Non Muslim politician wants to make London a beacon of Islam
Britain’s Labour Party candidate for mayor of London Ken Livingstone has vowed to turn the city into a beacon of Islam and educate Londoners about the Islamic faith.
“That will help to cement our city as a beacon that demonstrates the meaning of the words of the Prophet,” Livingstone said in a speech at Finsbury Park Mosque cited by The Daily Telegraph on Monday, March 19.
Livingstone also pledged to “educate the mass of Londoners” on Islam.
Livingstone’s comments were made during the Friday weekly prayers at the North London Central Mosque, also known as Finsbury Park Mosque, controlled by the Muslim Association of Britain.
Livingstone, one of Britain’s most colorful and popular politicians, was elected Mayor of London in 2000 and re-elected in 2004.
He has been known for his strong defense of the Muslim minority against Islamophobic campaigns.
However, he lost to Conservative Boris Johnson in 2008, notorious for offending ethnic minorities.
Enhancing London’s standing in the world and improved the lives of all its communities, the former London mayor was widely supported by Muslim voters.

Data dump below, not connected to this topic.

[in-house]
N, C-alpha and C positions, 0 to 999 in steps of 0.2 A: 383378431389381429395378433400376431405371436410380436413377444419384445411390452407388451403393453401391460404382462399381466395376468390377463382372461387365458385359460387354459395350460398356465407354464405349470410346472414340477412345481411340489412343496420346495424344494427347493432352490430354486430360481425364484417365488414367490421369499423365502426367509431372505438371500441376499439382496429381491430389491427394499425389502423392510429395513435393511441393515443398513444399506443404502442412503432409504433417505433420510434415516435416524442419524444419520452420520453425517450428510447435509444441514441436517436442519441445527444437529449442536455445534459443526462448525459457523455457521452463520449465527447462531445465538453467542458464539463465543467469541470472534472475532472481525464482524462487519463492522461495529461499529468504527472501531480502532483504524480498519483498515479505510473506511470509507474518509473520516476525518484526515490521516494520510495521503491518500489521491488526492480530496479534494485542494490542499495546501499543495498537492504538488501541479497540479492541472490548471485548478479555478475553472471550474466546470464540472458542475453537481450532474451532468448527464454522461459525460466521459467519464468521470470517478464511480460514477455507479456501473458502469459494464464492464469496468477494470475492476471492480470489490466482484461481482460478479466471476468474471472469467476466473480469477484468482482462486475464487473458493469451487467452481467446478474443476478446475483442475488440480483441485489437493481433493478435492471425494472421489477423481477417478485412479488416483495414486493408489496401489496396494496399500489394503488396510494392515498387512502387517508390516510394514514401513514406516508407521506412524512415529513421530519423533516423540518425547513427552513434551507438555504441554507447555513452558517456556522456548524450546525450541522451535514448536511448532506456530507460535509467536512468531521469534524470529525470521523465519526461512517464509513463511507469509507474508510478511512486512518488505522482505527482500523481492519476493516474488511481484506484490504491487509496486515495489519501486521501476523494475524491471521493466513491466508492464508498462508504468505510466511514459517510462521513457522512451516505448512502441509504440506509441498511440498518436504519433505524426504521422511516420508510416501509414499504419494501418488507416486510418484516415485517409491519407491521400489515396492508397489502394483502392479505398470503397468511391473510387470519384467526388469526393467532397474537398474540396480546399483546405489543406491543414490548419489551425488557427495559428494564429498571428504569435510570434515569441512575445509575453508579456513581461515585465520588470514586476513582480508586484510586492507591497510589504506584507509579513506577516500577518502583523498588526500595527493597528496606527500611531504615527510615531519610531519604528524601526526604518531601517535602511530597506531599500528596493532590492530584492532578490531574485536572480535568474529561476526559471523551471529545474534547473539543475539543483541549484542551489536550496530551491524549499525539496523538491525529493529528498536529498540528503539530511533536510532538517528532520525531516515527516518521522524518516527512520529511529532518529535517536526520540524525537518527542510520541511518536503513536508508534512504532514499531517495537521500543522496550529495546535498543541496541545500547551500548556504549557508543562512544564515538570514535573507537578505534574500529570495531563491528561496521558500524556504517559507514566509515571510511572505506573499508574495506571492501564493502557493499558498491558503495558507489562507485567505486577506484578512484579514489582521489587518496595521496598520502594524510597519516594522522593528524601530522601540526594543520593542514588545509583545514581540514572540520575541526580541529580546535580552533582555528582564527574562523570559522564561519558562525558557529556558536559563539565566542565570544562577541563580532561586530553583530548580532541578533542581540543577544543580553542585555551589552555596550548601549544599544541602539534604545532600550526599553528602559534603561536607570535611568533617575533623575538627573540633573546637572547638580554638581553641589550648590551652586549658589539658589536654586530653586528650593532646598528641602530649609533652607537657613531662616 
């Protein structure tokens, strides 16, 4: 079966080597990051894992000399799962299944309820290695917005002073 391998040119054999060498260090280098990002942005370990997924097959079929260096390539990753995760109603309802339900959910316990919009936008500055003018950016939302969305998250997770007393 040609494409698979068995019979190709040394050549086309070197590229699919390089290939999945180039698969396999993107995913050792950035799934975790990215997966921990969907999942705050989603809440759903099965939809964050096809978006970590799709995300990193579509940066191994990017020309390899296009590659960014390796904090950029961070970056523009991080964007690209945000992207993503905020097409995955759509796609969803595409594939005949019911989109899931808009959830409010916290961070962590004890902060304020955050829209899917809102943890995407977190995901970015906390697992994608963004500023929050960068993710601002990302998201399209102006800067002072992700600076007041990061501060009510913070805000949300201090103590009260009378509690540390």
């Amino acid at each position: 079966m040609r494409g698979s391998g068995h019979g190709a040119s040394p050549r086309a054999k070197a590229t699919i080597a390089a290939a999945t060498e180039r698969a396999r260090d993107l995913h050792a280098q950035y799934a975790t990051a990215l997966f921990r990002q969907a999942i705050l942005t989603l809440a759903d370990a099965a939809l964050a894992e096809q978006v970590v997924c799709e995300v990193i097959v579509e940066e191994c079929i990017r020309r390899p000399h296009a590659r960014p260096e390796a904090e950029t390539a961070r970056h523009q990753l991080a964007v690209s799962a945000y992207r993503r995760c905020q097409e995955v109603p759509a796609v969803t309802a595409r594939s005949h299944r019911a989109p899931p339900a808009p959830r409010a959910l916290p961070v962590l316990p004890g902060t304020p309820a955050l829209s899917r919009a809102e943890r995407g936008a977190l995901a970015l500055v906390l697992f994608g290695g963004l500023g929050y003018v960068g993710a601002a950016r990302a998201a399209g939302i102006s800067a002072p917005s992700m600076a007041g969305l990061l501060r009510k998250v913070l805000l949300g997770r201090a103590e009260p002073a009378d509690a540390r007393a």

Livingstone has appeared at events such as IslamExpo, which attracts tens of thousands of people every year.
He came under fierce attacks from right-wingers in 2004 for inviting Sheikh Yusuf Al-Qaradawi, the president of the International Union for Muslim Scholars, to a pro-hijab conference.
He describes Qaradawi as a “progressive” Muslim scholar who has been a staunch supporter of democracy and works on bridging the gap between Islam and the West.
Livingstone said he will seek to educate Londoners about the traditions of Prophet Muhammad (peace and blessing be upon him).
“I want to spend the next four years making sure that every non-Muslim in London knows and understands [its] words and message,” he told his audience at the mosque.
The former London mayor described the Prophet’s words in his last sermon as “an agenda for all humanity.”
Prophet Muhammad’s Farewell Sermon on the plain of `Arafat has remarkable aspects of the universality of his message of Islam.
In this sermon, he spoke about women, the relationship between races, and slaves.
The Prophet also emphasized this aspect of his message, saying all humankind is from Adam and Eve: an Arab has no superiority over a non-Arab and a non-Arab has no superiority over an Arab.
The Prophet also said that a white person also has no superiority over a black one and a black person has no superiority over a white one.
Britain is home to a Muslim minority of nearly 2.5 million.